Walking the fields, I could see that they do things differently than I do. They don’t use raised beds: Instead, running along the edges of the fields and between each crop row are shallow trenches. Phillips told me that these trenches are there to facilitate watering and to catch any rain runoff. During watering, it is the trenches that are watered and not the plant directly. Because the trenches are lower they are closer to the plant roots, and when the trenches are filled, the water goes directly to the roots.

I saw something very similar at the Arizona-Sonora Desert Museum. Native people that lived near rivers dug canals and trenches to divert the water to their gardens when they could, but more than likely, they lined stones along the rows, which acted like dams, to catch and hold the rain runoff. This technique of using trenches is something I plan on trying next planting season.

April Shelhon, a horticulturalist at Botanical Interests, told me the very first thing the gardener needs to do is to enable the soil to retain as much moisture as possible by increasing the amount of organic material. She also told me to stay away from raised beds and to water deep but less often, as this will slightly stress the plants and in turn strengthen them. Another technique that Mortimer Family Farm uses is limiting space between plants. This helps shade the soil, which prevents excessive loss of moisture from evaporation. It also helps to keep down weeds. Native people across this country used a similar technique when they planted corn, beans and squash in the same mounds.

3. Plant Drought-Resistant Crops

Grow native and heat-tolerant plants in dry climates.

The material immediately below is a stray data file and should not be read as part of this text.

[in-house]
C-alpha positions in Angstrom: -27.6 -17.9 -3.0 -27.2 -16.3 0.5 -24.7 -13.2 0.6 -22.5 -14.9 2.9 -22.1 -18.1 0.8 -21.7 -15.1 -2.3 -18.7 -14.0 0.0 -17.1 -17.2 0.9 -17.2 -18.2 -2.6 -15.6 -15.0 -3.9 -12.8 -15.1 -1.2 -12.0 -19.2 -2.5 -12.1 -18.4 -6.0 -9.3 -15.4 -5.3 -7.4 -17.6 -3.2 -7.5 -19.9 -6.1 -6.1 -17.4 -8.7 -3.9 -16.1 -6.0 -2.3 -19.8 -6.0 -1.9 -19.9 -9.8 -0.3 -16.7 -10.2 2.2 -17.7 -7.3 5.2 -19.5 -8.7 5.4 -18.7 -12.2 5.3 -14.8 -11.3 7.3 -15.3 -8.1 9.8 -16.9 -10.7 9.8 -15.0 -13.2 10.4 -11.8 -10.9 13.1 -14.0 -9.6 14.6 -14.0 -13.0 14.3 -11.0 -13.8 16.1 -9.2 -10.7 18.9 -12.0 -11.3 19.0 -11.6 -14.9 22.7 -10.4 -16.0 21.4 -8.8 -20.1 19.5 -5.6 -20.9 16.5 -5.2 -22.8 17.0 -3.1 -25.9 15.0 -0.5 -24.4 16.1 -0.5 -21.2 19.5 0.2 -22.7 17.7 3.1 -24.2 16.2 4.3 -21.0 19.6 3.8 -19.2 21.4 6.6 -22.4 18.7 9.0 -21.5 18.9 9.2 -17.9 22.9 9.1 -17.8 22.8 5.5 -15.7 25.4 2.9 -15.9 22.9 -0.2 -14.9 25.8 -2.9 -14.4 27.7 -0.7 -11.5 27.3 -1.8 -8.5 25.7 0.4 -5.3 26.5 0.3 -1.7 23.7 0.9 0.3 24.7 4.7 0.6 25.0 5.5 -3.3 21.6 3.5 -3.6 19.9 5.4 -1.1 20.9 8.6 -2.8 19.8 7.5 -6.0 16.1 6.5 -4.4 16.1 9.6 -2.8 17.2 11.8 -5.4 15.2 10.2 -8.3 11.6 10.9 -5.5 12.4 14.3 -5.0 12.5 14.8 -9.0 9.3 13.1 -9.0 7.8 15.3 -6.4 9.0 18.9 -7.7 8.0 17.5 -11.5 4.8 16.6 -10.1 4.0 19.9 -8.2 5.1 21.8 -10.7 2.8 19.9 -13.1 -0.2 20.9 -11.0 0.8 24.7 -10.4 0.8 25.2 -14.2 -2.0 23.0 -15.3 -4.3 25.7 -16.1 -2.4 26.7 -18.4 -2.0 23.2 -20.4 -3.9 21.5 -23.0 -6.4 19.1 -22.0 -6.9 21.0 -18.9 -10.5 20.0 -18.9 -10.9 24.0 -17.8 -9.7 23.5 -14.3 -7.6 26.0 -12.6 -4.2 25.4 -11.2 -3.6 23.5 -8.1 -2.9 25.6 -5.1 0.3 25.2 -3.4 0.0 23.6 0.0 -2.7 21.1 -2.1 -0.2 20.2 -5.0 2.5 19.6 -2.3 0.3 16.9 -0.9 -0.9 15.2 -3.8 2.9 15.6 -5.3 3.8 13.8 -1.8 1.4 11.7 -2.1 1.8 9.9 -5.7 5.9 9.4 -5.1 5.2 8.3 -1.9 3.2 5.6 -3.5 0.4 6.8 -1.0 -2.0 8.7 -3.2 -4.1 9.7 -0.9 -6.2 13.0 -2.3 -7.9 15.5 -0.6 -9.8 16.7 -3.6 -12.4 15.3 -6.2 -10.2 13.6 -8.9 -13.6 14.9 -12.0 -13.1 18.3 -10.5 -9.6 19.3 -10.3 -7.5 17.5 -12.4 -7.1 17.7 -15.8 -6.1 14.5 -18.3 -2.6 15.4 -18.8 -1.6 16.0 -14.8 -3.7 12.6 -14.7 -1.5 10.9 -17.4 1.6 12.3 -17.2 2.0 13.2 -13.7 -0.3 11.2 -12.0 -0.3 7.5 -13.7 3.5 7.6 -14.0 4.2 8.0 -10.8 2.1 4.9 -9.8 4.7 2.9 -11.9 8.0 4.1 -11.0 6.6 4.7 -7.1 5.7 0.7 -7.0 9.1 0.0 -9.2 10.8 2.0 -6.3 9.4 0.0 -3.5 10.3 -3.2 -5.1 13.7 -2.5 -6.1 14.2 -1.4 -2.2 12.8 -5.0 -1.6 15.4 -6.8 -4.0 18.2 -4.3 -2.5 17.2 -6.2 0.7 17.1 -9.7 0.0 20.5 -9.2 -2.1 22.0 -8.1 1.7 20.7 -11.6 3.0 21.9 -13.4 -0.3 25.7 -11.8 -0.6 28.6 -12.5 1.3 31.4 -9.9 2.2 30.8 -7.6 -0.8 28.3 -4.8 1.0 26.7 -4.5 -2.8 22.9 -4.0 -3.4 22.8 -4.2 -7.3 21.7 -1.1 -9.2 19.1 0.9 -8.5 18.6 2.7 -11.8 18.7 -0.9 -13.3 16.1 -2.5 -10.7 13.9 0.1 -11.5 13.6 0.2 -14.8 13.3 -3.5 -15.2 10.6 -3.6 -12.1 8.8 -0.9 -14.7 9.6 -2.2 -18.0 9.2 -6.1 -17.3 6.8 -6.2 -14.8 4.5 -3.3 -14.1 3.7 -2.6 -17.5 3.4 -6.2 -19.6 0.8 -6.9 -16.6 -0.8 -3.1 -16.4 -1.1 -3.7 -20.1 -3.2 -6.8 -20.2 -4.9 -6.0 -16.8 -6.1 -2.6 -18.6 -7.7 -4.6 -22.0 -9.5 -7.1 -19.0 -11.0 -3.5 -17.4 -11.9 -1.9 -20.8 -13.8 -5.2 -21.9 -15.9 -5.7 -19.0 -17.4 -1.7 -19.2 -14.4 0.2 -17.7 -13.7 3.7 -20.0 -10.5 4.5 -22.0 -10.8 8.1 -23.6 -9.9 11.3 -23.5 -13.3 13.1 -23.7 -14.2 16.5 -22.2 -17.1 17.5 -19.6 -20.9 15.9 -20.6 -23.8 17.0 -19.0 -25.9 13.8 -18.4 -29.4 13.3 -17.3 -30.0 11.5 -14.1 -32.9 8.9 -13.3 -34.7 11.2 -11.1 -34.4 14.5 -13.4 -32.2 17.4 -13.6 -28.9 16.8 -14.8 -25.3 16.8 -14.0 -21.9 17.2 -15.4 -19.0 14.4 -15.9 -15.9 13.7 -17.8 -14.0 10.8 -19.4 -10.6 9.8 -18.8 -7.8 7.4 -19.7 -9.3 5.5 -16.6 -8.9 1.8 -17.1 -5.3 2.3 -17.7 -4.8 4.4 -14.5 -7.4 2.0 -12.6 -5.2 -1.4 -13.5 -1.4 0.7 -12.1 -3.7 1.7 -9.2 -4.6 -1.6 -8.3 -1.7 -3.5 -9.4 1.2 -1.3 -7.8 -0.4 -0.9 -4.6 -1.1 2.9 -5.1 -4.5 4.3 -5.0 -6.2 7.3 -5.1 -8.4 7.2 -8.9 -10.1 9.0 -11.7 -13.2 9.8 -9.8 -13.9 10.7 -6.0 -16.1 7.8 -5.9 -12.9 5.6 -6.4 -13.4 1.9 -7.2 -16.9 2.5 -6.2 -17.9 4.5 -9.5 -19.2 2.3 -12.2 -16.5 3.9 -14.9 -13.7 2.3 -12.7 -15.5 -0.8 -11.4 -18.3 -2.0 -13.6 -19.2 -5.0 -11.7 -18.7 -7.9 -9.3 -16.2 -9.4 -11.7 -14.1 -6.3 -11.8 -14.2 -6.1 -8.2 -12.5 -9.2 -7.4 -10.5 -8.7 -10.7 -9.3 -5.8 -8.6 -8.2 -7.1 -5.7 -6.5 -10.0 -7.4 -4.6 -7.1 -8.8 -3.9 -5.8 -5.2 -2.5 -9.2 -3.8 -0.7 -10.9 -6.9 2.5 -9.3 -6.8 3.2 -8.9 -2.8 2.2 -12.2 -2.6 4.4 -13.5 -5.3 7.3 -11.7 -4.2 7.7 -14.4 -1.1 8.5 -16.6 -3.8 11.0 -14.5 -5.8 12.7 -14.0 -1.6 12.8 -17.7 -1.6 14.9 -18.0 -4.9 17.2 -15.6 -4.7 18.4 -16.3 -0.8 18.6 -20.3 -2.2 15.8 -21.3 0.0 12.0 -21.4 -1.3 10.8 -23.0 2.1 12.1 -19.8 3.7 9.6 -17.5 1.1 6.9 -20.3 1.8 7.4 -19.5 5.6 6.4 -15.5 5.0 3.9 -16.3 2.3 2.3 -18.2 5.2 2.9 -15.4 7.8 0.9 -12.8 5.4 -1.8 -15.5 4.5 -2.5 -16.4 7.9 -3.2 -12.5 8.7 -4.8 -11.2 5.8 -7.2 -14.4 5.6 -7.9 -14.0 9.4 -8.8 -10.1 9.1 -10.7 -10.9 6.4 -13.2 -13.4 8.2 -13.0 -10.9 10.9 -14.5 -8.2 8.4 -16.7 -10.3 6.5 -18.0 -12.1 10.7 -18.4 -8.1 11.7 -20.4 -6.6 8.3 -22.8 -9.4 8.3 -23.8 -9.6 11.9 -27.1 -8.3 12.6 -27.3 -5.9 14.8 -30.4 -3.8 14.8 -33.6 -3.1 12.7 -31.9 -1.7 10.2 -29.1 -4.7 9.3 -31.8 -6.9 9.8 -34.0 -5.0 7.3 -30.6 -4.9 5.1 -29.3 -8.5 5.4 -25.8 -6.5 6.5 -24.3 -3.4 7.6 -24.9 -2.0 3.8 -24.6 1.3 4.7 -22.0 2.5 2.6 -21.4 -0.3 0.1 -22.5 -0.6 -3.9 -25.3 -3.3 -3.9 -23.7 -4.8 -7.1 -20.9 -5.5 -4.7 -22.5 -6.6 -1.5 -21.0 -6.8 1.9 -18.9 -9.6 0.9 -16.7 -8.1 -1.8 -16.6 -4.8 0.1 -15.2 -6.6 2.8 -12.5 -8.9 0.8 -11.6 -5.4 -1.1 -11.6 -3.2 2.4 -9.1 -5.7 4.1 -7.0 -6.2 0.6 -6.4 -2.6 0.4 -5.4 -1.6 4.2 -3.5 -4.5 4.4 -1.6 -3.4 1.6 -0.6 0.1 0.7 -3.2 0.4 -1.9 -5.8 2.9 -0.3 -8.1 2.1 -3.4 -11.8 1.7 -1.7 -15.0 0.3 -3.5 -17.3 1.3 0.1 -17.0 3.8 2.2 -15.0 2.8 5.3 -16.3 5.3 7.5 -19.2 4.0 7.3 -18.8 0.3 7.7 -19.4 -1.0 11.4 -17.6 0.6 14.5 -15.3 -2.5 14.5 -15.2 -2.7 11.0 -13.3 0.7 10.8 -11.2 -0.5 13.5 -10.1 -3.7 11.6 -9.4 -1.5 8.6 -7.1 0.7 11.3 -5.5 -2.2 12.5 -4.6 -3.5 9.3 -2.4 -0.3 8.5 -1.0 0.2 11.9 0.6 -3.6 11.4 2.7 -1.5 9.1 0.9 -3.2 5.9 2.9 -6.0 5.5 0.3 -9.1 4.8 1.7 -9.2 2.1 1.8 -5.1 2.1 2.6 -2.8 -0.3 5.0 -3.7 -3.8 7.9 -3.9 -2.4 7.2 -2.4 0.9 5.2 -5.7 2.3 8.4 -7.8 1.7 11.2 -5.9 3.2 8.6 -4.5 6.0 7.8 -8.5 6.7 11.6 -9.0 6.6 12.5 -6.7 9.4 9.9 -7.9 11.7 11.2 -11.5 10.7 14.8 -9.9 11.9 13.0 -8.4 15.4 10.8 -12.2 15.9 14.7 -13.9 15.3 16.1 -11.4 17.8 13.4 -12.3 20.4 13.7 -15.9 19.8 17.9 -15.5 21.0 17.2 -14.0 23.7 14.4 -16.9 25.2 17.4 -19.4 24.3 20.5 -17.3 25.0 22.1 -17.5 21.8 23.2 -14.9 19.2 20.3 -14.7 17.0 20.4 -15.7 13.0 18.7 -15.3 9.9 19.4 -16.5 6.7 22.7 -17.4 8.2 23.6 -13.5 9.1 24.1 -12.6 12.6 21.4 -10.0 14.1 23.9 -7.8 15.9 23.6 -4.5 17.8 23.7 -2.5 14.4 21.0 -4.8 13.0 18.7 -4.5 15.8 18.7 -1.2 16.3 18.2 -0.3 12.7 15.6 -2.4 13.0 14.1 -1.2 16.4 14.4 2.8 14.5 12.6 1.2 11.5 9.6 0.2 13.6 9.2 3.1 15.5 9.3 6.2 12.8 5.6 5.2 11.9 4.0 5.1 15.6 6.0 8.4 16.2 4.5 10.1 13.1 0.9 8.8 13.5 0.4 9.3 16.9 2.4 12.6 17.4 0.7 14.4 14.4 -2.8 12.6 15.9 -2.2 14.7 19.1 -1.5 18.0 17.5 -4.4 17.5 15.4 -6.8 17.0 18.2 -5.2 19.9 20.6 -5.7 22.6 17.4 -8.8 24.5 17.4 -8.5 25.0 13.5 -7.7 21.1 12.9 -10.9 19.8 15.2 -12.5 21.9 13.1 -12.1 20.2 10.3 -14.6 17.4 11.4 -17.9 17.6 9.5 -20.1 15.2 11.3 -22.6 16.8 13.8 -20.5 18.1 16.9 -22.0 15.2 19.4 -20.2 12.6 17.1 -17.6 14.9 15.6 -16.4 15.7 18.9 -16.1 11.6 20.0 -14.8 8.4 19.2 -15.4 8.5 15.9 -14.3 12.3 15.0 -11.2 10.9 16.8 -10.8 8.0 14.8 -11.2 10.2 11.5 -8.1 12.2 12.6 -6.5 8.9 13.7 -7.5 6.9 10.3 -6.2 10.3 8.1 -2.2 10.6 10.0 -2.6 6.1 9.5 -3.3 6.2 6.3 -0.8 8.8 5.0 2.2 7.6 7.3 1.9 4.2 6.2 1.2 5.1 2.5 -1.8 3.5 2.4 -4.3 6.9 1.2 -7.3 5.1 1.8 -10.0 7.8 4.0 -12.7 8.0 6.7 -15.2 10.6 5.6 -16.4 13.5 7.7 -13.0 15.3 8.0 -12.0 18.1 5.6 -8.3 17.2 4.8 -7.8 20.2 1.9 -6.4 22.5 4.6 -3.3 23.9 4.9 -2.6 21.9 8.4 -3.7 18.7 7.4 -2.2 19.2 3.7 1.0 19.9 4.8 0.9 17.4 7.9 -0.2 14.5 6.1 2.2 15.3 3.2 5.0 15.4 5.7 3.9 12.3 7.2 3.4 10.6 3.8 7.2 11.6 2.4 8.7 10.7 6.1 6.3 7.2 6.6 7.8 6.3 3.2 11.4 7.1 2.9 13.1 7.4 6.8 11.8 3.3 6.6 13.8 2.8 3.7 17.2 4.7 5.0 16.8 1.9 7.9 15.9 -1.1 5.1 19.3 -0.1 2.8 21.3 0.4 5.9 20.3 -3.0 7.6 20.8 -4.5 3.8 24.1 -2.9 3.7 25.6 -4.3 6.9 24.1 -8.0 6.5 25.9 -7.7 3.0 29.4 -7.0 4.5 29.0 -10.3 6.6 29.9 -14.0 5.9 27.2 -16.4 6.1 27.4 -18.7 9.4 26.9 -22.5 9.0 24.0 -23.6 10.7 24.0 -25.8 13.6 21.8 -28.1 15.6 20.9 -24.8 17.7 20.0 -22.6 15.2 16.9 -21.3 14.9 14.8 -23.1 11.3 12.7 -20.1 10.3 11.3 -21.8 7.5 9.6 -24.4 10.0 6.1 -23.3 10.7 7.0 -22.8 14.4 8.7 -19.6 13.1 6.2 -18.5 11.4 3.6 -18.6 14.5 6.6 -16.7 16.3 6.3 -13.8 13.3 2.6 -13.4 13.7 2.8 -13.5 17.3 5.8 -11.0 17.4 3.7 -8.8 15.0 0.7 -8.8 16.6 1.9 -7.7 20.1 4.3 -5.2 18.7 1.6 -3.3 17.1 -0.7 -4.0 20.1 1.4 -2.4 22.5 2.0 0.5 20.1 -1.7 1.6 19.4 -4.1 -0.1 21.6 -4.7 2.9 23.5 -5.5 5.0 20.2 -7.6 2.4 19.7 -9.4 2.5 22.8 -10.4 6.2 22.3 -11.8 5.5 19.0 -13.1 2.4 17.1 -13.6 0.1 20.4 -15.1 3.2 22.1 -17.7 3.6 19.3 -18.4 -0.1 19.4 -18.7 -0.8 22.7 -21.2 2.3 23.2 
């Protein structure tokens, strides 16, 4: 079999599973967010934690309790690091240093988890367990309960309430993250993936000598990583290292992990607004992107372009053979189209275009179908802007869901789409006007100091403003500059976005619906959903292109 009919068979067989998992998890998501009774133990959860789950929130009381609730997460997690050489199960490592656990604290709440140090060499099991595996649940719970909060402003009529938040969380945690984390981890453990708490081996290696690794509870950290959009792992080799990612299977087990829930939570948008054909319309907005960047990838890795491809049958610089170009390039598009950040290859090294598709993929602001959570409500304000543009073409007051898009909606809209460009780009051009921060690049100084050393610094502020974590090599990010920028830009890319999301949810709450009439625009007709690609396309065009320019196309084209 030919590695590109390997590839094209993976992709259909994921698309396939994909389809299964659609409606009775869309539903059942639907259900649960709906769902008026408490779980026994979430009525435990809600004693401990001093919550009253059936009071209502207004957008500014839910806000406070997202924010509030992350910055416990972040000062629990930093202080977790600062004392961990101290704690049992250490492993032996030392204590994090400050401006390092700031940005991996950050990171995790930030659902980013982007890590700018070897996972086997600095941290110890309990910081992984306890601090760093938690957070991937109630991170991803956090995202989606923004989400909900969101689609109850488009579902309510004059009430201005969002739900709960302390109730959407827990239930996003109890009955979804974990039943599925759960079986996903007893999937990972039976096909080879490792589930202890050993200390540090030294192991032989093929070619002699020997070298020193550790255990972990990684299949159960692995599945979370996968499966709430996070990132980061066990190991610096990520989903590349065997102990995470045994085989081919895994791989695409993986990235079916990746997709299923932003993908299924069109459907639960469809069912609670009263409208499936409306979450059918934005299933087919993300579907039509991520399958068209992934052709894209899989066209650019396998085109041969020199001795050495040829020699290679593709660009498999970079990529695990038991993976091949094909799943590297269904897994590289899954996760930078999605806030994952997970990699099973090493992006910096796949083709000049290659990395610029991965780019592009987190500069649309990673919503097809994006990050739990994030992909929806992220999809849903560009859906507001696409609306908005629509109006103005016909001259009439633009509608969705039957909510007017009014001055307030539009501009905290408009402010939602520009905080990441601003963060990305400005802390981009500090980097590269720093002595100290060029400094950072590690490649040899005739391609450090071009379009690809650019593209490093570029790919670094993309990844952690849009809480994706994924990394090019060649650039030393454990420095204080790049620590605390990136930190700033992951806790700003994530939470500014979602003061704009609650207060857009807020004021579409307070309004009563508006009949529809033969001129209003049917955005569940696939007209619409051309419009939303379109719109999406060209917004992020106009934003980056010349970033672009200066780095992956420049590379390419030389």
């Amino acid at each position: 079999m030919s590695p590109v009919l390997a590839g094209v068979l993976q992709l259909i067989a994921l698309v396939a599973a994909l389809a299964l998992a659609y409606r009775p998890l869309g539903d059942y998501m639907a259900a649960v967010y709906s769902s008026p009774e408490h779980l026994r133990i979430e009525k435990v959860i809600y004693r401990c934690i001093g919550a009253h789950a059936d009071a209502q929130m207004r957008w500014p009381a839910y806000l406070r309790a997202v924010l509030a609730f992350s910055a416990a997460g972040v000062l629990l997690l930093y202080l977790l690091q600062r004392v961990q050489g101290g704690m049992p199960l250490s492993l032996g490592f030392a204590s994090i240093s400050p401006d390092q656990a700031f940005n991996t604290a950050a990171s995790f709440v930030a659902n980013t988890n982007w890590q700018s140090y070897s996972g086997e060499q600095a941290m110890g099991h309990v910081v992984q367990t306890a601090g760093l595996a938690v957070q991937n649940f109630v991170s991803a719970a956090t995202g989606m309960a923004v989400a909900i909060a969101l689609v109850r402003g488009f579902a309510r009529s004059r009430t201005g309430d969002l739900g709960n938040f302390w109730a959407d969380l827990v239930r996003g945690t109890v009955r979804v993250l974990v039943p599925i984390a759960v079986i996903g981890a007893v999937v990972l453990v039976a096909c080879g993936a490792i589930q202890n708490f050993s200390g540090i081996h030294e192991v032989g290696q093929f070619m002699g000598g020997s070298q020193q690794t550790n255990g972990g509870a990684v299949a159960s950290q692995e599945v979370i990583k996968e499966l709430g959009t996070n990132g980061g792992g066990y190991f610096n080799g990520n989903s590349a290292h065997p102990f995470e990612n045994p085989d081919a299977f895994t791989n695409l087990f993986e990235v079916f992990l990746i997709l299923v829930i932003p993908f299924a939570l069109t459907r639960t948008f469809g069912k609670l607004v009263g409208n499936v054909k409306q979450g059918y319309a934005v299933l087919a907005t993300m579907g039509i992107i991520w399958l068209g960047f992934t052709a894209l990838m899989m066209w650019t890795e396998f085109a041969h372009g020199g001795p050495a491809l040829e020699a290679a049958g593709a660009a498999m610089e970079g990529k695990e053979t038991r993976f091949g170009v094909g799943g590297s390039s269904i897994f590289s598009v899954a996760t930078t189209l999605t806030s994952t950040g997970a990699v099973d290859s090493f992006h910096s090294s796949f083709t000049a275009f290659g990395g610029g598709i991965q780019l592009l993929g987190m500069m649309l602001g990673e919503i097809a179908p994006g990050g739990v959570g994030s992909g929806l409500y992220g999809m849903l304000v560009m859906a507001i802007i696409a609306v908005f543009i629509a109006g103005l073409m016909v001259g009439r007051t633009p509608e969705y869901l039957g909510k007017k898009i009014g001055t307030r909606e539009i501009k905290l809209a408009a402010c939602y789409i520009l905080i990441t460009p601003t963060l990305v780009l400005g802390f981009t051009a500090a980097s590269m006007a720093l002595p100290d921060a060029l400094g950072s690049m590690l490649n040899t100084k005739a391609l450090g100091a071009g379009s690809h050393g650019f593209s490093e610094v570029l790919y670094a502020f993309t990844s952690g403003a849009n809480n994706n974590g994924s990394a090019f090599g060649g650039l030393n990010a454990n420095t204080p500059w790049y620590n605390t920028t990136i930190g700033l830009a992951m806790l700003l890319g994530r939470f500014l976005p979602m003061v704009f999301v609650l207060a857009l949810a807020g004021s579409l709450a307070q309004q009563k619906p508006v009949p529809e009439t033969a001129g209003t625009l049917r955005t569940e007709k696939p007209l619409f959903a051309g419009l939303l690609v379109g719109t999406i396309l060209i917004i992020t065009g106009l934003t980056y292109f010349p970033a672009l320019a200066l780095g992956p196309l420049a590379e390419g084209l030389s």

Dana Benner

While the desert regions of Arizona are not New Hampshire or Ohio, and most of us are not facing the same conditions as in the Southwest, there are lessons to learn. I’ve always pushed the idea to plant the crops that perform well in your area, and that still holds true. With that being said, the changing environmental conditions may have us looking at different varieties.

According to Garcia, the Native people of the Sonora Desert region planted corn, beans and squash (aka the Three Sisters), along with wild peppers. All of these plants do well in the heat, with some varieties performing better than others. Everyone has their garden favorites, but open your mind and your palate to varieties more suited to your climate and changing weather patterns. When buying seeds, look at the plant descriptions and choose varieties that are heat tolerant. Shelhon told me most squashes, pumpkins, melons and beans do very well in the heat, though they still need irrigated.

There are so many things that we have no control over, and the best we can do is to adapt to the changing conditions. I learned a great deal from my visit to Arizona and from speaking with people at Mortimer Family Farm, Arizona-Sonora Museum and Botanical Interests. I will be putting some of the lessons into effect next growing season. No matter how much you may think you know, there is always someone out there who knows more, so don’t be afraid to ask for help. I’m glad I did.